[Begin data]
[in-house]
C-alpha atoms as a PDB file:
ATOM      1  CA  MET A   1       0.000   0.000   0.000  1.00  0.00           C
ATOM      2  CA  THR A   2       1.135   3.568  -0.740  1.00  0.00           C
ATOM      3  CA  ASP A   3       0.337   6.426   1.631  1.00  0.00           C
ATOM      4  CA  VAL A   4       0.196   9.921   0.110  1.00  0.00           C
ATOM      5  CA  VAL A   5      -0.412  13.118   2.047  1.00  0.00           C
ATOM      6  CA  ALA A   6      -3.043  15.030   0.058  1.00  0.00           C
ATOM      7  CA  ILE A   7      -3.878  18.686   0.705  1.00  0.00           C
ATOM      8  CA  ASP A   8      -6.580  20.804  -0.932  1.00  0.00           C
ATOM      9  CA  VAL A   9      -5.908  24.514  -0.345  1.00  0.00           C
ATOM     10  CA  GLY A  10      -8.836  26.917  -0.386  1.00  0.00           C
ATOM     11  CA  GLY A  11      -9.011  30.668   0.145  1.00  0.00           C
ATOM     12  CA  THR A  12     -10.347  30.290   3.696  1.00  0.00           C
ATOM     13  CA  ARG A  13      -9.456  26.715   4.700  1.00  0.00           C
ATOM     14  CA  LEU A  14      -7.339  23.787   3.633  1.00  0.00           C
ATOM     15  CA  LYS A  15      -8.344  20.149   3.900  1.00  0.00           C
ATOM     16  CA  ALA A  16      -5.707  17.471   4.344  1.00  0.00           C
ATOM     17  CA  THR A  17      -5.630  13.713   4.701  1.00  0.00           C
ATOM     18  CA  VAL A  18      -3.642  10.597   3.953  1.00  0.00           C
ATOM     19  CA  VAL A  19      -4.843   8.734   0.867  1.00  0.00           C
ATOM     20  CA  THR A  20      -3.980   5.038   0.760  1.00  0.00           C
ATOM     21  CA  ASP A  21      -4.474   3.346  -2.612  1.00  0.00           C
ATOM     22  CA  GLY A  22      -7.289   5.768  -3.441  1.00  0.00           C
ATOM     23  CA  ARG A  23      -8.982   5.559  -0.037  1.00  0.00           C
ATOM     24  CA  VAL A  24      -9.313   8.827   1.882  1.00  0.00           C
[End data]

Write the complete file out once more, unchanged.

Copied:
[in-house]
C-alpha atoms as a PDB file:
ATOM      1  CA  MET A   1       0.000   0.000   0.000  1.00  0.00           C
ATOM      2  CA  THR A   2       1.135   3.568  -0.740  1.00  0.00           C
ATOM      3  CA  ASP A   3       0.337   6.426   1.631  1.00  0.00           C
ATOM      4  CA  VAL A   4       0.196   9.921   0.110  1.00  0.00           C
ATOM      5  CA  VAL A   5      -0.412  13.118   2.047  1.00  0.00           C
ATOM      6  CA  ALA A   6      -3.043  15.030   0.058  1.00  0.00           C
ATOM      7  CA  ILE A   7      -3.878  18.686   0.705  1.00  0.00           C
ATOM      8  CA  ASP A   8      -6.580  20.804  -0.932  1.00  0.00           C
ATOM      9  CA  VAL A   9      -5.908  24.514  -0.345  1.00  0.00           C
ATOM     10  CA  GLY A  10      -8.836  26.917  -0.386  1.00  0.00           C
ATOM     11  CA  GLY A  11      -9.011  30.668   0.145  1.00  0.00           C
ATOM     12  CA  THR A  12     -10.347  30.290   3.696  1.00  0.00           C
ATOM     13  CA  ARG A  13      -9.456  26.715   4.700  1.00  0.00           C
ATOM     14  CA  LEU A  14      -7.339  23.787   3.633  1.00  0.00           C
ATOM     15  CA  LYS A  15      -8.344  20.149   3.900  1.00  0.00           C
ATOM     16  CA  ALA A  16      -5.707  17.471   4.344  1.00  0.00           C
ATOM     17  CA  THR A  17      -5.630  13.713   4.701  1.00  0.00           C
ATOM     18  CA  VAL A  18      -3.642  10.597   3.953  1.00  0.00           C
ATOM     19  CA  VAL A  19      -4.843   8.734   0.867  1.00  0.00           C
ATOM     20  CA  THR A  20      -3.980   5.038   0.760  1.00  0.00           C
ATOM     21  CA  ASP A  21      -4.474   3.346  -2.612  1.00  0.00           C
ATOM     22  CA  GLY A  22      -7.289   5.768  -3.441  1.00  0.00           C
ATOM     23  CA  ARG A  23      -8.982   5.559  -0.037  1.00  0.00           C
ATOM     24  CA  VAL A  24      -9.313   8.827   1.882  1.00  0.00           C